In a new post over at Just Security, I look at the recently declassified Foreign Intelligence Surveillance Court (FISC) opinions on bulk collection of Internet "metadata". These opinions show that, once again, the NSA has conducted illegal spying. The new documents reveal the National Security Agency’s (NSA) systemic violation of rules for domestic collection and use of Internet metadata.
Slides from the BlackHat 2016 presentation by Jennifer Granick and Riana Pfefferkorn titled "When the Cops Come A-Knocking: Handling Technical Assistance Demands from Law Enforcement."
This post is the latest installment of our “Monday Reflections” feature, in which a different Just Security editor examines the big stories from the previous week or looks ahead to key developments on the horizon.
At one point, Jennifer Granick, the director of civil liberties at the Stanford Law School Center for Internet and Society, asked the large audience of security professionals who they trusted less, Google or the government? The majority raised their hands for Google.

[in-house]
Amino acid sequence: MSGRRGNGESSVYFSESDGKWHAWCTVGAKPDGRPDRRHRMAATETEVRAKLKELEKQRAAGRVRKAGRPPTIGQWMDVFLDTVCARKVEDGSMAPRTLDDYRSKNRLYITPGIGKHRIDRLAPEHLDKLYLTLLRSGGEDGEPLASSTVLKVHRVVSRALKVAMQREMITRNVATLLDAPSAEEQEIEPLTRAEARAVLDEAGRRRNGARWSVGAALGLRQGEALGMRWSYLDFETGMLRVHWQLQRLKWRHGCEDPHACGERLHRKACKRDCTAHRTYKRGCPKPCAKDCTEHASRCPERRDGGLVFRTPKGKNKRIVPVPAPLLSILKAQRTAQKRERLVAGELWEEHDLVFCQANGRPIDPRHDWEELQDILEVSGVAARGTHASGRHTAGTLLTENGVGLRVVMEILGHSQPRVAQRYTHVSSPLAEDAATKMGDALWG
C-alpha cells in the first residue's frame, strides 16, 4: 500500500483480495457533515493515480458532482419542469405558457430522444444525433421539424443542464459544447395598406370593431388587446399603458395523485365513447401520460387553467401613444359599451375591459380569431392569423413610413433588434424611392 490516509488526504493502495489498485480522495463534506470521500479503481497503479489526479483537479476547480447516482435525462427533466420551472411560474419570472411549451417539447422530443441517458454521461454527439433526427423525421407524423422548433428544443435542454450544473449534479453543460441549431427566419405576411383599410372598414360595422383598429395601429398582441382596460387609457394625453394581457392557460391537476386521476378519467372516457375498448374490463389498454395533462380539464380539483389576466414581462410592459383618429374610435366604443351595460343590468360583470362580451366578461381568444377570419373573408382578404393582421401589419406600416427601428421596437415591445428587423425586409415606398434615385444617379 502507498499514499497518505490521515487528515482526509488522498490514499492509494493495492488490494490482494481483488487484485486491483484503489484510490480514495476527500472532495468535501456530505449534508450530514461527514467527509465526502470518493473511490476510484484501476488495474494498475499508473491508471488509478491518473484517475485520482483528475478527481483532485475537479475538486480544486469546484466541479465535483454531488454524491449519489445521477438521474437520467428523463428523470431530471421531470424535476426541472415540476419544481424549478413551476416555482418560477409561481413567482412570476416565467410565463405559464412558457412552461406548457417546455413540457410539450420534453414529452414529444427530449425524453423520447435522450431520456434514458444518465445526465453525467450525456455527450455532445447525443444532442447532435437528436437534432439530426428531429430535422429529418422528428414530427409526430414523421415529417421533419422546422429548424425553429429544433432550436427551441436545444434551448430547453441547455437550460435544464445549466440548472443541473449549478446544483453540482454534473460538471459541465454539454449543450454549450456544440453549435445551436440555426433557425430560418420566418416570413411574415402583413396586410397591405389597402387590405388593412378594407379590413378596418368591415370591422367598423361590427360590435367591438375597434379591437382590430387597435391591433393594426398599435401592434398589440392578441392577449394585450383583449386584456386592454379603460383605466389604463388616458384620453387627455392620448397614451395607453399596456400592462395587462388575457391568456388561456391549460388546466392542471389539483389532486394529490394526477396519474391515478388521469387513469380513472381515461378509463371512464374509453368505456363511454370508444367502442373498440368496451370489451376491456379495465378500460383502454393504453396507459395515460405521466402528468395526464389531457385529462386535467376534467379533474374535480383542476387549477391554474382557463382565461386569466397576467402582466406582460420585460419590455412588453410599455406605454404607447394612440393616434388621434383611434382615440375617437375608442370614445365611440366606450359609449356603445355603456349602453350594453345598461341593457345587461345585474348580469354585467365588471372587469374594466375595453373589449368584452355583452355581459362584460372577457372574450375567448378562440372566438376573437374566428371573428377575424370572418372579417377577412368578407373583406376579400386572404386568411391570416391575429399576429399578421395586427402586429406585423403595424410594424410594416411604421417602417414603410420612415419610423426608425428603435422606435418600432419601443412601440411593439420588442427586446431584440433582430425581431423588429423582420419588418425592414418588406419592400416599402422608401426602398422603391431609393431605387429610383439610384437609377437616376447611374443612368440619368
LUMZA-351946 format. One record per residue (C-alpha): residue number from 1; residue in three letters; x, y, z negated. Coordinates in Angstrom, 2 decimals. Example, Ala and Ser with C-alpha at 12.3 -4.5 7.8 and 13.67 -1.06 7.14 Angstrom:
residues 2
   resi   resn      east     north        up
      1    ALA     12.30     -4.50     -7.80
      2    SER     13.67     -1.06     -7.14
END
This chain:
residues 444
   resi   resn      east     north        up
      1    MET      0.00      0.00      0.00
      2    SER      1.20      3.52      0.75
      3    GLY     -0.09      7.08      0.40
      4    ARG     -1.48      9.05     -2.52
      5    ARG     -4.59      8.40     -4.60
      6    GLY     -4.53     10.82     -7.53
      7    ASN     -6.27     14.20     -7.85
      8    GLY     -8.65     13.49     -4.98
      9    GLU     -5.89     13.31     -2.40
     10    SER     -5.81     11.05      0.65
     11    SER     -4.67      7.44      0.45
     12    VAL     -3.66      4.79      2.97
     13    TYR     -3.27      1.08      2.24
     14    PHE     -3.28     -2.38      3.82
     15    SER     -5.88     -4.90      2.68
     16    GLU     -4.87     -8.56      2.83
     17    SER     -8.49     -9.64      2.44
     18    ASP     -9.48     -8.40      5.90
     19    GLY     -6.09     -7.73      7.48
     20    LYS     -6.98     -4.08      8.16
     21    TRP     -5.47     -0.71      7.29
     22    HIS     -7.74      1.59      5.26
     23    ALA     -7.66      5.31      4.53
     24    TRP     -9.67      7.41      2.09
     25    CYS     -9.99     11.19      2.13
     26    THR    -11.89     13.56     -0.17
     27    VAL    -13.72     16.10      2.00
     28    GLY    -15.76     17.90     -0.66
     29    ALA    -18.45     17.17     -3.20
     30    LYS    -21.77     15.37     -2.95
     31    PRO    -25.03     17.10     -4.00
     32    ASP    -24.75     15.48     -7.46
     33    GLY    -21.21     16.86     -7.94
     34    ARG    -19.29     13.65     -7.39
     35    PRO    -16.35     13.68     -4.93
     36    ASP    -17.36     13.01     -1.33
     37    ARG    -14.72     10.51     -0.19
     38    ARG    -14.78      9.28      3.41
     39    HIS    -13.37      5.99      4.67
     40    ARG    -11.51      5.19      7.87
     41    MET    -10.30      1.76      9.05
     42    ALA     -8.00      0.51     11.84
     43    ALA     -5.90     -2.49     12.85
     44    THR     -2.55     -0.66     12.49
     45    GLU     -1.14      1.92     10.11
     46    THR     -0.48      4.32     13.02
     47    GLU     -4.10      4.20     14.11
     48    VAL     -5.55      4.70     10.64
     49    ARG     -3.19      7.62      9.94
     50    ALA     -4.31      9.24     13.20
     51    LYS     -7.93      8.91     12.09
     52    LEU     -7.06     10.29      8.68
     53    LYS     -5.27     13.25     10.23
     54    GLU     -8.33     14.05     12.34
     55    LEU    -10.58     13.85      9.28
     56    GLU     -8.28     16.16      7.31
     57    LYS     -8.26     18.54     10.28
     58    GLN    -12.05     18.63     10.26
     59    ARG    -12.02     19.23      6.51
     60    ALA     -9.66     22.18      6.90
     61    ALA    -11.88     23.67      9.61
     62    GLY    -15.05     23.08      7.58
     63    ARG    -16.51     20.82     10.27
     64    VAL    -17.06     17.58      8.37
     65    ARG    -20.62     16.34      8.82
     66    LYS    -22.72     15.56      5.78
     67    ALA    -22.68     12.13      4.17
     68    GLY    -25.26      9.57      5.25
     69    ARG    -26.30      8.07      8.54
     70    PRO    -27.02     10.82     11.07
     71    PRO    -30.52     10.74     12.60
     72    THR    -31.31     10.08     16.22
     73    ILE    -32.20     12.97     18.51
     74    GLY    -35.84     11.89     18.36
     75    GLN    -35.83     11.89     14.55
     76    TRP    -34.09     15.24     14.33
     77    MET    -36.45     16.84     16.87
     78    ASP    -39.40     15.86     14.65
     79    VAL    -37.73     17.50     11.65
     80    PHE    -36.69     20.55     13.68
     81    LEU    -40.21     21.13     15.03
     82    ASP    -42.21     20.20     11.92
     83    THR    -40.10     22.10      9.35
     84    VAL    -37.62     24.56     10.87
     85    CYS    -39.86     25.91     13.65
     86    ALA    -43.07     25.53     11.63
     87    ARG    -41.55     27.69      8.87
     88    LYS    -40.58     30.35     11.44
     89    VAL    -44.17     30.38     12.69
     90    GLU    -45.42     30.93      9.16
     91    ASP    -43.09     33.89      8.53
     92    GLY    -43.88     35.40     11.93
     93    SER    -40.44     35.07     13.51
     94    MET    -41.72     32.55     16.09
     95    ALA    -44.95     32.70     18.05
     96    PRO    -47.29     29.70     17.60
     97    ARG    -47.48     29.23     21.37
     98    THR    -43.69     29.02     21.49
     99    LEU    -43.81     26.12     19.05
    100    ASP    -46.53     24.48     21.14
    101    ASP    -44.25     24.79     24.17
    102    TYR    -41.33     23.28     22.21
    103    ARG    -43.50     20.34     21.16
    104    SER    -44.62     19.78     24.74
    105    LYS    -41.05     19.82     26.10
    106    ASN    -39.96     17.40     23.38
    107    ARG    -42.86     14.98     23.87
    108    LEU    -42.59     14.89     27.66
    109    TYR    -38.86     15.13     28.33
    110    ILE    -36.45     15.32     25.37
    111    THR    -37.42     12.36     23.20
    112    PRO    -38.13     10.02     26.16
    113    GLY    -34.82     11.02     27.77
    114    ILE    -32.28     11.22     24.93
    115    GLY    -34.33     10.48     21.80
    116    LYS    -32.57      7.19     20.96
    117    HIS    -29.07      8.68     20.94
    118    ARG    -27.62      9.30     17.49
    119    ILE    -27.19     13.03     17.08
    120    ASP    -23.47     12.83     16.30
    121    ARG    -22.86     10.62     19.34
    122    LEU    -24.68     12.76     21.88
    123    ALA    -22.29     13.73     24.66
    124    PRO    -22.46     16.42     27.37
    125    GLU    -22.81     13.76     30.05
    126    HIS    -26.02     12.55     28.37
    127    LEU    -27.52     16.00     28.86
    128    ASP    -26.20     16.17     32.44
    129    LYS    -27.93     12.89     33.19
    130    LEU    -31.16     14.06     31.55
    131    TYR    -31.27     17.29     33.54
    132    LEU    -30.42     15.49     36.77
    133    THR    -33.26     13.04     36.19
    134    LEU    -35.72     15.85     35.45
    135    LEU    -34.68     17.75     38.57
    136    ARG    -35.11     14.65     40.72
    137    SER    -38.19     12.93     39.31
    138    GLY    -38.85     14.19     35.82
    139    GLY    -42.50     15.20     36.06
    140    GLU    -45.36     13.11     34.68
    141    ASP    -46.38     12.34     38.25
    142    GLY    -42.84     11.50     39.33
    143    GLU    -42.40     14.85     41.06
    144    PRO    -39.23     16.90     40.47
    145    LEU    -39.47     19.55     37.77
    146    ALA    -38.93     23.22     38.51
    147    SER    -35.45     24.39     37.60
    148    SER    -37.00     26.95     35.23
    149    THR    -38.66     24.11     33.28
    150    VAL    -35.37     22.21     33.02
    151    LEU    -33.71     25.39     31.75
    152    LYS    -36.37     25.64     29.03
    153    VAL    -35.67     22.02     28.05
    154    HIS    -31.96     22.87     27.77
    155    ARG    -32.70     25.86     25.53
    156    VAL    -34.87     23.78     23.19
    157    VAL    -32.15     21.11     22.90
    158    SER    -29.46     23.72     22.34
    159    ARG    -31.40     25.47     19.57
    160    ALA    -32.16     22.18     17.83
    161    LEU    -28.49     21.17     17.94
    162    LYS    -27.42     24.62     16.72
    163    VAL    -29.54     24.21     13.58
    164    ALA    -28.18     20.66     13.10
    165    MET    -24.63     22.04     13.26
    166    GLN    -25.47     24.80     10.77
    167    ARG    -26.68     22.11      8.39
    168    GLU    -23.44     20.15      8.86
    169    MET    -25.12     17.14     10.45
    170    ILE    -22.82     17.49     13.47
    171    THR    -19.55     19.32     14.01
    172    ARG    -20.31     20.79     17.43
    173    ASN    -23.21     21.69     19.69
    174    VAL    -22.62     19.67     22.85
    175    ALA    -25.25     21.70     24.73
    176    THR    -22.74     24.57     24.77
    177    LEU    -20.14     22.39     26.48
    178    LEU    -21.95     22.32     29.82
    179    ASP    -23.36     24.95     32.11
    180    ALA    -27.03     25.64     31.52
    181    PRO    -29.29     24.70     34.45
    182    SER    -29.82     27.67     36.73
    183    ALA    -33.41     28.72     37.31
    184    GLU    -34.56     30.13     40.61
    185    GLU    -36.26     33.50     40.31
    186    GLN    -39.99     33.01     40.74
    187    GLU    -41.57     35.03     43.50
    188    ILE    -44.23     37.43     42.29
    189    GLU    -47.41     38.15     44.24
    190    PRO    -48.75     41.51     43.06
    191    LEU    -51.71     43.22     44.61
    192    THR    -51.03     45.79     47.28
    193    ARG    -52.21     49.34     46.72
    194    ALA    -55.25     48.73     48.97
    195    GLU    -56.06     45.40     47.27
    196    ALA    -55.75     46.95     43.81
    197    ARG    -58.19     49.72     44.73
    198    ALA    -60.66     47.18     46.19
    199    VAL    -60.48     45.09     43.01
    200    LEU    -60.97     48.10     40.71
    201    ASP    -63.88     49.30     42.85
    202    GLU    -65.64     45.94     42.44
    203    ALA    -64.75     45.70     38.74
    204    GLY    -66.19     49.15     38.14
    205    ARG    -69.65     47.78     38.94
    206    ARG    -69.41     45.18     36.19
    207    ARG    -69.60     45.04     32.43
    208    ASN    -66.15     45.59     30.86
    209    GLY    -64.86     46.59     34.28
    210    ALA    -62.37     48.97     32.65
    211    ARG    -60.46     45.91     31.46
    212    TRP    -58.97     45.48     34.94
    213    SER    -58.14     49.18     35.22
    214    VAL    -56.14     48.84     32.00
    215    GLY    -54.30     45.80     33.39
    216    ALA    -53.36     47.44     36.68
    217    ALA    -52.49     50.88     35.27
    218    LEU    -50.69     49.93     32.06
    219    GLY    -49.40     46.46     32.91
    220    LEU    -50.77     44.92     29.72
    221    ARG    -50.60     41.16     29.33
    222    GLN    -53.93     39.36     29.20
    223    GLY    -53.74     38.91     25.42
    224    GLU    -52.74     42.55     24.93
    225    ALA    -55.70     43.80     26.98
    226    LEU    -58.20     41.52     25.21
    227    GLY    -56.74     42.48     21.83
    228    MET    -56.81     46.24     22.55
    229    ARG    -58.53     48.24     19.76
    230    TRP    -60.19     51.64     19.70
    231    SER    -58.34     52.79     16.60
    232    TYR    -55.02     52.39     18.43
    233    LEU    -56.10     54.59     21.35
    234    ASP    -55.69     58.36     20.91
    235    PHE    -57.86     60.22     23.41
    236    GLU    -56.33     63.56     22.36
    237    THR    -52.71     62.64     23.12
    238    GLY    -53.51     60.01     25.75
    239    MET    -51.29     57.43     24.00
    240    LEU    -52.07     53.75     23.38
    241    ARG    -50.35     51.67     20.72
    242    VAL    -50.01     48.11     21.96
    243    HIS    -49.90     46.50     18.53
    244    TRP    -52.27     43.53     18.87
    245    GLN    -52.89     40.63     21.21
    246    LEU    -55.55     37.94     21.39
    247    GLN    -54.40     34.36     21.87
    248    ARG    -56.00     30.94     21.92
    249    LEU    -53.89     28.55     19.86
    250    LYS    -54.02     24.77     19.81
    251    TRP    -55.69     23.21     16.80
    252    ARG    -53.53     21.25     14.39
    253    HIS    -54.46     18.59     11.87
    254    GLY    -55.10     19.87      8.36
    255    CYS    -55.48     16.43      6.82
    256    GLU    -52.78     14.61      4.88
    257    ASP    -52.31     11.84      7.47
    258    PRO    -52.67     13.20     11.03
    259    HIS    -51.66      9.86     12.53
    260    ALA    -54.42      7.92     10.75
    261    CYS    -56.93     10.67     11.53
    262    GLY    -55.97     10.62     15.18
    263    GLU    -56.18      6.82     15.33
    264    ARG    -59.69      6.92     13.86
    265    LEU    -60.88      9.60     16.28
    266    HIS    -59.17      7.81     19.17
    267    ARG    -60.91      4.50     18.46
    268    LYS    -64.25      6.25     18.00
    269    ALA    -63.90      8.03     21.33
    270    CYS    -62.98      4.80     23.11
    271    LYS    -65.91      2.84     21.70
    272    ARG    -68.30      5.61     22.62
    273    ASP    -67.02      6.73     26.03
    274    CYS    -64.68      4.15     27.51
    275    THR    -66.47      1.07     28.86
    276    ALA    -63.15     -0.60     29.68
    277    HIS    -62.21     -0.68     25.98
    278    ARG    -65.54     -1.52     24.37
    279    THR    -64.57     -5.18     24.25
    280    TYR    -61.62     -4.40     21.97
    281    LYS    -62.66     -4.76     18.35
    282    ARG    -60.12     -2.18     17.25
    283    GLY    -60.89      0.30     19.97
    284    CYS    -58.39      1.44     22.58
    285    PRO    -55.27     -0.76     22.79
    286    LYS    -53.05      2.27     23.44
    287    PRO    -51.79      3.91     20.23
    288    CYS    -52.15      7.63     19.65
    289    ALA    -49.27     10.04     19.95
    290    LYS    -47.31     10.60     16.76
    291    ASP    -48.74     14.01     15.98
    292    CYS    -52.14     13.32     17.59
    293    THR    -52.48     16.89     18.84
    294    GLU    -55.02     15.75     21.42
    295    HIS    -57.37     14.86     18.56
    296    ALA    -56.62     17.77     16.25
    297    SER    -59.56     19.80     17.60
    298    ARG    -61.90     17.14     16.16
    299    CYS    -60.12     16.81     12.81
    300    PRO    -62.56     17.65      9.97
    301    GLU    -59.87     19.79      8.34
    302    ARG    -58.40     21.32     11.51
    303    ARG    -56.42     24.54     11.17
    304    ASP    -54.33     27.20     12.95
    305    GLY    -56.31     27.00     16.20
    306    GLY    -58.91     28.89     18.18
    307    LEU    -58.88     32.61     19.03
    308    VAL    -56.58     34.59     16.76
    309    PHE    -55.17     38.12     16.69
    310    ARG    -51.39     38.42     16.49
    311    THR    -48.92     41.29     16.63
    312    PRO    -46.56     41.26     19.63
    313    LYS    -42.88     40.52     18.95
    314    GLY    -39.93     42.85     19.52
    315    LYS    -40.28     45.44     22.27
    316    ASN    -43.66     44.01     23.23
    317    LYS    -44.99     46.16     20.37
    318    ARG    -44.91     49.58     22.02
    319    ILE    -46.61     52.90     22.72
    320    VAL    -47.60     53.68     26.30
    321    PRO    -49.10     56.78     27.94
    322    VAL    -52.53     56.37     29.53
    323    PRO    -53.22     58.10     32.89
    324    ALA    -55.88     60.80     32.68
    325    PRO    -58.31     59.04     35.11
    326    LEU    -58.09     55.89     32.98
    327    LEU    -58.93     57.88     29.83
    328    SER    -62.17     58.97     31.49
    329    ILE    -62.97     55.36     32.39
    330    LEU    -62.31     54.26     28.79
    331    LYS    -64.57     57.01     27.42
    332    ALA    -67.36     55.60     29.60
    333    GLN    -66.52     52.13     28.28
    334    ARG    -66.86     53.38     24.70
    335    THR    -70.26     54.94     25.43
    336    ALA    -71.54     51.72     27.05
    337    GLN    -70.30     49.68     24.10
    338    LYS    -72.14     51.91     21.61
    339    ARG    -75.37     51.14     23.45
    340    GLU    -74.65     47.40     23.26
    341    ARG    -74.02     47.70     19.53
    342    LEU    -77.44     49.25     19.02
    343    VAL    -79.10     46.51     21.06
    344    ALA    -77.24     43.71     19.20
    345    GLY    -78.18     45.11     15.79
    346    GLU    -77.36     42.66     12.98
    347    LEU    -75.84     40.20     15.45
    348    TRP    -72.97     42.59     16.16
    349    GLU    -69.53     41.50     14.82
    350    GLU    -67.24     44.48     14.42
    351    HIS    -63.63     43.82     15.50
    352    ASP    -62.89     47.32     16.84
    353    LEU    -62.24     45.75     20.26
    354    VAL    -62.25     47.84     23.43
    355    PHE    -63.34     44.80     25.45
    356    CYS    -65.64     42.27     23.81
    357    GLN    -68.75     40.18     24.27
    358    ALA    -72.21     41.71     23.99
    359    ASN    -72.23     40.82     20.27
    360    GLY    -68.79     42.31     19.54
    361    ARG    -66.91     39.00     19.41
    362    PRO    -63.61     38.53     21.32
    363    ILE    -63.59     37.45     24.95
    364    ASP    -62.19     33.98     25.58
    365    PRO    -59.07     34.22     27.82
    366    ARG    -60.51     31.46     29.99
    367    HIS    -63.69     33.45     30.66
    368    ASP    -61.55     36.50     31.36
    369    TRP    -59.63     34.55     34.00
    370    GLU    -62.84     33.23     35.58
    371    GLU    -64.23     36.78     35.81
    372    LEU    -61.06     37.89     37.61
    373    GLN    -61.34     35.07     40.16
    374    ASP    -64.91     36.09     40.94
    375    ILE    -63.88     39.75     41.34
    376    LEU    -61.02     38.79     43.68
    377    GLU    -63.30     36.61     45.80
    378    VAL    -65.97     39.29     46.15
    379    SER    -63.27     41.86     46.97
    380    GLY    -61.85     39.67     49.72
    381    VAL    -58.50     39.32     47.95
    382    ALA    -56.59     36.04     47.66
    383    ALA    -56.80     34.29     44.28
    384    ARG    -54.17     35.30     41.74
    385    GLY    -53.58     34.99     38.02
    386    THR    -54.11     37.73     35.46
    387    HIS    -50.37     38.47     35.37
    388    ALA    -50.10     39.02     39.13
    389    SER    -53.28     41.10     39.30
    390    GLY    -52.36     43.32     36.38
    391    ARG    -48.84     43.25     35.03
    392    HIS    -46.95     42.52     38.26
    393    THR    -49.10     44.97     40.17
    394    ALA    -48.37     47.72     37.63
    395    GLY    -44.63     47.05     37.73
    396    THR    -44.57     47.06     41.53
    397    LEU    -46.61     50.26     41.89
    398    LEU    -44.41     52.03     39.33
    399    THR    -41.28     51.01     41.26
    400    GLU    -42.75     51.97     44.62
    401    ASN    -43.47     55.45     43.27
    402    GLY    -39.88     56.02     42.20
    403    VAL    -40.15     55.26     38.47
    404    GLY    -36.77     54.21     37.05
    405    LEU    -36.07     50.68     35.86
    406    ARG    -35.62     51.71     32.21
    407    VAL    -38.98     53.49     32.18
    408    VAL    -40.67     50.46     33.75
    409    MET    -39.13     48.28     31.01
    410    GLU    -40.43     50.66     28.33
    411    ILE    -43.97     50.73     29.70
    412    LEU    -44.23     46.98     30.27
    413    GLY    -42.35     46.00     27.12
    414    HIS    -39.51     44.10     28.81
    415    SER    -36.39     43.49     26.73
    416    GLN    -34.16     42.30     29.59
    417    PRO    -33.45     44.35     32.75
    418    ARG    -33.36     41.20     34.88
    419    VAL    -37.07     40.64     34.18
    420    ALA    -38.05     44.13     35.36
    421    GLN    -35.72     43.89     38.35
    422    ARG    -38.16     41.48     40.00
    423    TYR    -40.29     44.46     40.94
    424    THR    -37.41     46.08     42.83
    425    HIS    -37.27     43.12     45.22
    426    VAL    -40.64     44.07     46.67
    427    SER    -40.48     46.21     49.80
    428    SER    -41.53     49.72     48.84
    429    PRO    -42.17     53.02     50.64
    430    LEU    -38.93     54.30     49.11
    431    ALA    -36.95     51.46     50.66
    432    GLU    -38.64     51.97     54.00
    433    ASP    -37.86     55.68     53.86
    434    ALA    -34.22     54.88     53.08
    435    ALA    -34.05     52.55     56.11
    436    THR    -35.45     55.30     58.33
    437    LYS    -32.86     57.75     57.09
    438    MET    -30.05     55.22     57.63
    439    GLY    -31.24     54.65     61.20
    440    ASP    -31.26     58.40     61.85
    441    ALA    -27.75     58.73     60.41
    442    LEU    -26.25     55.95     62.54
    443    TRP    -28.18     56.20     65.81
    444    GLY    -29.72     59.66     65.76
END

A few days ago, my colleague Eric Jackson wrote a post on speculation that recent changes to Skype’s architecture may have made it easier for Microsoft to tap the service’s VoIP calls. The piece was hyperbolically headlined, “It’s Terrifying and Sickening that Microsoft Can Now Listen In on All My Skype Calls.” There are several problems with this piece.
Jennifer Granick, director of civil liberties at Stanford University, asked the crowd to raise their hands for a quick straw poll: “Who is more afraid of Google? The government?” The crowd overwhelming raised their hands to signal their fear of Google.
To celebrate the 15th anniversary of the Black Hat Conference here, a panel of experts got together to expound on what they see as the privacy and security mess of our times, and they had plenty to say about the U.S. government, cyberwar and Google.
Jennifer Granick, Director of Civil Liberties, will speaking at the ISSA-LA Summitt.
More information: https://issalasummit9.wpengine.com/?page_id=285/#Granick
Title: American Spies, Modern Surveillance, and You